Louisiana House Bill 48 passed the House last week, allowing off-duty police officers to carry firearms into restaurants that serve alcohol. Democratic state representative Helena Moreno introduced a minor amendment into the bill, however, her amendment could cause problems the new bill. Moreno’s amendment changes the wording so that anyone can openly carry a firearm into a restaurant that serves alcohol.
Moreno introduced the amendment without notifying the bill’s sponsor, Rep. Harry Burns (R), or any of his colleagues. Legislators originally debated the bill as if it applied to concealed carry permit holders, so state representatives were not able to debate the full ramifications of Moreno’s amendment.
Even though Moreno’s amendment added stronger gun rights language to an already pro-gun bill, Burns might try to reverse the amendment before introducing the bill to the Senate. "Probably none of us understood the ripple effect," he said, adding that he would need -to "study, research and pray” and "check the pulse of the Senate committee."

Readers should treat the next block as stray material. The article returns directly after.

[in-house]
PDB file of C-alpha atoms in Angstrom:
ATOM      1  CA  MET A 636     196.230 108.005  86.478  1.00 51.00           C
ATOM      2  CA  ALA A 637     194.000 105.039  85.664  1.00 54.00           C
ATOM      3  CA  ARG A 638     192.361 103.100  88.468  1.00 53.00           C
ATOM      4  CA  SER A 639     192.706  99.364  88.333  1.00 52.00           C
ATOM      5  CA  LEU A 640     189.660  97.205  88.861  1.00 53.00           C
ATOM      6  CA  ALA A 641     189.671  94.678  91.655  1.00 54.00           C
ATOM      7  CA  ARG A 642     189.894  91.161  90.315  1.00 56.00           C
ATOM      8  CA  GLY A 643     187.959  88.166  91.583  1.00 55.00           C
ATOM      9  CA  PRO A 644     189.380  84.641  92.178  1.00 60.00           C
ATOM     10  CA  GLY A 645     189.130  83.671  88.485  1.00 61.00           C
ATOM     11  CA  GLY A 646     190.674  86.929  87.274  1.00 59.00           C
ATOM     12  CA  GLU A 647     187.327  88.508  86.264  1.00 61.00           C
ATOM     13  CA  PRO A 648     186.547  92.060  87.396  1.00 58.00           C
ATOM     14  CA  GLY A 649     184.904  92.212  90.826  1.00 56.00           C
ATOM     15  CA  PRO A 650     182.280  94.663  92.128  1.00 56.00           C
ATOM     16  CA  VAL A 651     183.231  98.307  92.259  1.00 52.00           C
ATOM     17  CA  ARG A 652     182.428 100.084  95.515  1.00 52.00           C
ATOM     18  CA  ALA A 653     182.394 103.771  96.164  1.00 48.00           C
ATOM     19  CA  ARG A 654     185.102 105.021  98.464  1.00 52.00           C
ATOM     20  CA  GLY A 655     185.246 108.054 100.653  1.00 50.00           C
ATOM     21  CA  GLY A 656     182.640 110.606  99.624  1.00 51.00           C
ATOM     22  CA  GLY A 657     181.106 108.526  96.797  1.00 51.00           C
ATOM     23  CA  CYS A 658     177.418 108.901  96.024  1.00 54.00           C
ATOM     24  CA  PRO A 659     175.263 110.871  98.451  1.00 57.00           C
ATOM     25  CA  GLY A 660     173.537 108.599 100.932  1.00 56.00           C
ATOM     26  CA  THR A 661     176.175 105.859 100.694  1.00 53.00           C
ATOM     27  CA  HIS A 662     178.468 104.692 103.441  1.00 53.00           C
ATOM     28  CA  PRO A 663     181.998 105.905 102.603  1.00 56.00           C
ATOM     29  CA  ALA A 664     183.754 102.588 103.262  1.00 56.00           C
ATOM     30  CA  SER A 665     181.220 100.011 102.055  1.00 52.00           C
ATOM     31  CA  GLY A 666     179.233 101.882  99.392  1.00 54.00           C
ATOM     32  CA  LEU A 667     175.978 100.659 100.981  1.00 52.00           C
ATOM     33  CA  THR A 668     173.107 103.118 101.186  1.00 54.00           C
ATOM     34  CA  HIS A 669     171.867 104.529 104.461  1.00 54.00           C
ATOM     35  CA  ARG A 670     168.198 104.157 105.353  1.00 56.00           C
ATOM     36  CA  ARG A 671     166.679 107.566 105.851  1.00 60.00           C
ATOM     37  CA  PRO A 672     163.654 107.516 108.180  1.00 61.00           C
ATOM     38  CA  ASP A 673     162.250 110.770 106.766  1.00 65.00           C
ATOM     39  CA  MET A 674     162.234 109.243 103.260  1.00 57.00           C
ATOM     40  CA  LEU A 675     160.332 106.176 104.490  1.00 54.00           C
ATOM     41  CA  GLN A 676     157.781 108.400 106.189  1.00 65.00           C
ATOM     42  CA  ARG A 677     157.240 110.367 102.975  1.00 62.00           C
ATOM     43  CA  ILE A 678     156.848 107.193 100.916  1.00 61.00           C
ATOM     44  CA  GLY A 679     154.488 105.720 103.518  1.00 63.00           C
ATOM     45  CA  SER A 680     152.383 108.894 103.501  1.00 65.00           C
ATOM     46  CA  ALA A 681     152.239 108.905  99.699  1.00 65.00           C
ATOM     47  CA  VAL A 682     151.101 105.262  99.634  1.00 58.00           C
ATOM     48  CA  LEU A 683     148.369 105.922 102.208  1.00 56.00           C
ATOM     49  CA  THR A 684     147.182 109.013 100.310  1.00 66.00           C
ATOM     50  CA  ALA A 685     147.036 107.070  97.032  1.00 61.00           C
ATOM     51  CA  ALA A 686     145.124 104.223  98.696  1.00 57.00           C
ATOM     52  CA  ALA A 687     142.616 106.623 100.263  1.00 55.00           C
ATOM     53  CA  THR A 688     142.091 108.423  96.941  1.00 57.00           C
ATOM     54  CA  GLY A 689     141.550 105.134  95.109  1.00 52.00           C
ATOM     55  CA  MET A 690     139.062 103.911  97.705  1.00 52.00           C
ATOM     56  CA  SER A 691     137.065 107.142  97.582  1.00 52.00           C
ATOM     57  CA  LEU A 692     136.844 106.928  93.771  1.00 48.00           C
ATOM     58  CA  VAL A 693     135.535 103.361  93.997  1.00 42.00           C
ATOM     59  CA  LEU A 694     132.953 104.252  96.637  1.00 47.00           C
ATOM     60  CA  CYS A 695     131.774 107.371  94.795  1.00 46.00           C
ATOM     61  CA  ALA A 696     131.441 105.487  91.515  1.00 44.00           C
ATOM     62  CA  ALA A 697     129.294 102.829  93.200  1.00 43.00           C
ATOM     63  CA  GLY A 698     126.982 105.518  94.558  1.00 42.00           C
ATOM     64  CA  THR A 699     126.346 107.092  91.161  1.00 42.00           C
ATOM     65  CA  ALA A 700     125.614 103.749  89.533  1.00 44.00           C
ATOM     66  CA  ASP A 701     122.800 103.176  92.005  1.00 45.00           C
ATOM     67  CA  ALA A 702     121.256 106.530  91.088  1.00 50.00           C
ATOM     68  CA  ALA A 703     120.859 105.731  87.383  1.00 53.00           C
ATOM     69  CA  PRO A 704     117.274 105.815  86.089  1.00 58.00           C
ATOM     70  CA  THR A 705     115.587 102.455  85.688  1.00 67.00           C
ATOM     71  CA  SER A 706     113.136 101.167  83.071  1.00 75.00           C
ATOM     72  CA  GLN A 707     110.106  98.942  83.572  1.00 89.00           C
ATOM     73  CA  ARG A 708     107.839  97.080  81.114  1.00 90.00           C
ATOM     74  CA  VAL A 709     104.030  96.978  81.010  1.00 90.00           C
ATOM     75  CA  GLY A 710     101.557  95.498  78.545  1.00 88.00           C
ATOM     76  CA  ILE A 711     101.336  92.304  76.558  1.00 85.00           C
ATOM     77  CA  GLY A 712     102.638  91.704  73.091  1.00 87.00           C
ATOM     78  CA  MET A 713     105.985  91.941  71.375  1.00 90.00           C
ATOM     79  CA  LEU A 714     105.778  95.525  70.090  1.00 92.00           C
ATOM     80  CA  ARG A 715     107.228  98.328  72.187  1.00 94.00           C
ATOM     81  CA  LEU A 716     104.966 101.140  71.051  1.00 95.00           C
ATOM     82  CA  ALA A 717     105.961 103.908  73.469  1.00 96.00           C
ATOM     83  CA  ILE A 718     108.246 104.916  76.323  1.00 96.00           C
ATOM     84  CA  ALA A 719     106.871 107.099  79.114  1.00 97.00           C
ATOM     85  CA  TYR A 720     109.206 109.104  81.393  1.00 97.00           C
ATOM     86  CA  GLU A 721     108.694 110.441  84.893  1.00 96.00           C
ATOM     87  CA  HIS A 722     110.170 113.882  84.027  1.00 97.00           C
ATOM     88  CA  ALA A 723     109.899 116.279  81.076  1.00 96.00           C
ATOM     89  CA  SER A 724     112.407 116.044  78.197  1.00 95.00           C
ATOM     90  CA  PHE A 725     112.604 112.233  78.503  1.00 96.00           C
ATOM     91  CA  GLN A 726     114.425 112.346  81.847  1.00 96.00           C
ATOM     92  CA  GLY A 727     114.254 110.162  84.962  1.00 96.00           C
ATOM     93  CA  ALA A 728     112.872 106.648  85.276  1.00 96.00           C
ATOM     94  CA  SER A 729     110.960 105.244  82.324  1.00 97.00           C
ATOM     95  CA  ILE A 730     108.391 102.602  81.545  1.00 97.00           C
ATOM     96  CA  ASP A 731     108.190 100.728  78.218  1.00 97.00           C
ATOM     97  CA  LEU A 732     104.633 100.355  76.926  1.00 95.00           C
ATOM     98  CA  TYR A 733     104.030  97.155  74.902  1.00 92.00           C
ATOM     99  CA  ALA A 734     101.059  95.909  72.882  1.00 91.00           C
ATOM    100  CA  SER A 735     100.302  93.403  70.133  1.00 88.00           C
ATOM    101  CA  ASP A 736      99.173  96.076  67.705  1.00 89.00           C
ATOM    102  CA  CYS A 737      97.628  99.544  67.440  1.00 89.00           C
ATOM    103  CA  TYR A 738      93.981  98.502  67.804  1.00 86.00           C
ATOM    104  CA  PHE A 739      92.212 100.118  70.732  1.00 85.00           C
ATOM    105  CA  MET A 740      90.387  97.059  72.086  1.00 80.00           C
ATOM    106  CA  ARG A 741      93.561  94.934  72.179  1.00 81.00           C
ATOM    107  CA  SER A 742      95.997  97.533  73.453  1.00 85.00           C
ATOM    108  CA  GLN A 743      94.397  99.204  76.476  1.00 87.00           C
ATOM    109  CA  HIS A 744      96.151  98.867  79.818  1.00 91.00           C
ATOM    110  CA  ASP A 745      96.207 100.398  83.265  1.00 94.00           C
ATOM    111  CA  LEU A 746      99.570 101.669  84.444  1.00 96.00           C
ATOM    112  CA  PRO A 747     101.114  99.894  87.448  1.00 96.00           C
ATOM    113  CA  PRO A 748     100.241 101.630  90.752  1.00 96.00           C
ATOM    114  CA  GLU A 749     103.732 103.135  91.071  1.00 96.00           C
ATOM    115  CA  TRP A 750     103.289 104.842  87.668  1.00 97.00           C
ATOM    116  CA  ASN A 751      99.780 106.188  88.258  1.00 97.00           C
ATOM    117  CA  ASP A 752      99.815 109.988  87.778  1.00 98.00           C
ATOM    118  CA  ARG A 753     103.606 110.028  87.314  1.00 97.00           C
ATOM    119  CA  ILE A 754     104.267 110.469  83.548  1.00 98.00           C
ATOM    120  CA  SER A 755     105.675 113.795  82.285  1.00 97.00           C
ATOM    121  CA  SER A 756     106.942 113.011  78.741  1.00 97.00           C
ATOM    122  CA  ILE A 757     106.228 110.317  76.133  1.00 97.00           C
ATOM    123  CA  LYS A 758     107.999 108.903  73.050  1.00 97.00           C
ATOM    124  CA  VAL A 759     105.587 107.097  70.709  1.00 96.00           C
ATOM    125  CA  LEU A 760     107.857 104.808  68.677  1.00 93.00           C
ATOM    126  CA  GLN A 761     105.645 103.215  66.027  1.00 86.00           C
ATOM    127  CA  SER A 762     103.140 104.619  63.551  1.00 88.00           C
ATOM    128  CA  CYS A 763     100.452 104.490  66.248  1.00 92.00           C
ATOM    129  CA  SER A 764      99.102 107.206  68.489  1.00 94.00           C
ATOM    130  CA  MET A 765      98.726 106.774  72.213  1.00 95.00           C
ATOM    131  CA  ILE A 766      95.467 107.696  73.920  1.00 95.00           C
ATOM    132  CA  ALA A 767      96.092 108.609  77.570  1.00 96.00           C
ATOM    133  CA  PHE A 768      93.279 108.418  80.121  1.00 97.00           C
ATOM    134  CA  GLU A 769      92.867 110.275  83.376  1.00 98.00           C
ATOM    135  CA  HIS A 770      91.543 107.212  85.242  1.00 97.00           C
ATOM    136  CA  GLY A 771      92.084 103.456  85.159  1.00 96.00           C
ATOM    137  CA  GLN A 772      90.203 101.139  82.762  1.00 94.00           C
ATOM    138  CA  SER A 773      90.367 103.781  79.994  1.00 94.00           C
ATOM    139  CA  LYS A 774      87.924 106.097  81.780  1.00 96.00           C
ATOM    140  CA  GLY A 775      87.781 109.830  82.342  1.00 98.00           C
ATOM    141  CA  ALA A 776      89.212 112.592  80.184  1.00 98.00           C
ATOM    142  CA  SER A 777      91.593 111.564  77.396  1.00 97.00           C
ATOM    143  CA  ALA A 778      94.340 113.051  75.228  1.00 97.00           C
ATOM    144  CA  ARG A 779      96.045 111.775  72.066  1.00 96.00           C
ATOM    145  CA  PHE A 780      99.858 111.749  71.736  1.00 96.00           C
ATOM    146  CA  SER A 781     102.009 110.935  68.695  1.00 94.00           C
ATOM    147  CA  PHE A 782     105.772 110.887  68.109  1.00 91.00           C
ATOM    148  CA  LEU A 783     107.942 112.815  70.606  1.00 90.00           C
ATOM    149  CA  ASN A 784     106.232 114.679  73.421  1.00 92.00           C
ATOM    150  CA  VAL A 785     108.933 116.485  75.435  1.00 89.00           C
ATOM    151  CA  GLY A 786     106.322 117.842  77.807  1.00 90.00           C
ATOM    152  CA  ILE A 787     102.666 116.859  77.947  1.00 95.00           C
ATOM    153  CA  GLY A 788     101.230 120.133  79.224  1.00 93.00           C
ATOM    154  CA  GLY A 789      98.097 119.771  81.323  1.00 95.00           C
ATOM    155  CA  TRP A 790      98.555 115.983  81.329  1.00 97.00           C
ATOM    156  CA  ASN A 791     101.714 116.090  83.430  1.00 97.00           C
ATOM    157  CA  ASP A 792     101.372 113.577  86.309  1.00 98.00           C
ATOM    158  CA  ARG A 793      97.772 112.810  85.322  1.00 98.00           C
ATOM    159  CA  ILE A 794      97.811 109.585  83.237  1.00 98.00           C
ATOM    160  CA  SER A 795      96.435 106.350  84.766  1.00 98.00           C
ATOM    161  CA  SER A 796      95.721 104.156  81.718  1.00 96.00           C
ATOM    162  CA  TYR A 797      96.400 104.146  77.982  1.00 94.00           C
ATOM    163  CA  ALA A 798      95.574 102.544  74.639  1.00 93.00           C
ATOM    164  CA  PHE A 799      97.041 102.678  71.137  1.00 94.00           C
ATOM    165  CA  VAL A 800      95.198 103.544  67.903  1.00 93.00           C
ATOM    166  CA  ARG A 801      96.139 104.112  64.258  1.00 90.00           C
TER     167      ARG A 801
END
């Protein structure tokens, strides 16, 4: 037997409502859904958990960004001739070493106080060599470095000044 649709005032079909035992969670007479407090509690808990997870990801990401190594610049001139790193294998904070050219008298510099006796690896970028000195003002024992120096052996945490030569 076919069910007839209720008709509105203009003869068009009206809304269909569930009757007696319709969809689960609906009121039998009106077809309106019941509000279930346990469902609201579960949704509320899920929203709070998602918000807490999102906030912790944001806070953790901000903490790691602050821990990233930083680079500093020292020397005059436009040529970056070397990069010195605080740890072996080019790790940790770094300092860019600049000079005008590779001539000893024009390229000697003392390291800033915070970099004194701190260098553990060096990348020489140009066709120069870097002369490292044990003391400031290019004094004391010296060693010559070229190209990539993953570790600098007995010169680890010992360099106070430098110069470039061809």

Burns also intends to meet with the Sheriffs Association and Louisiana State Police to discuss the amendment.
Even if the bill does make its way into law, Moreno estimates that it won’t have much of an impact on the daily lives of Louisiana citizens. She stated that most Louisianans don’t take advantage of existing open carry laws. In fact, the original purpose of the bill was not to introduce any sort of game-changing legislation; rather, legislators wanted to clear up an incongruity between two seemingly contradictory laws. One law prohibits people from carrying guns into “alcohol beverage outlets,” while the other does not prohibit guns in establishments that serve alcohol.
Gun rights advocates will need to get all of their ducks in a row before they pass off the bill to the Senate. Even though many of the bill’s supporters can get behind the bill’s new wording, the bill could be a hard sell in the Senate.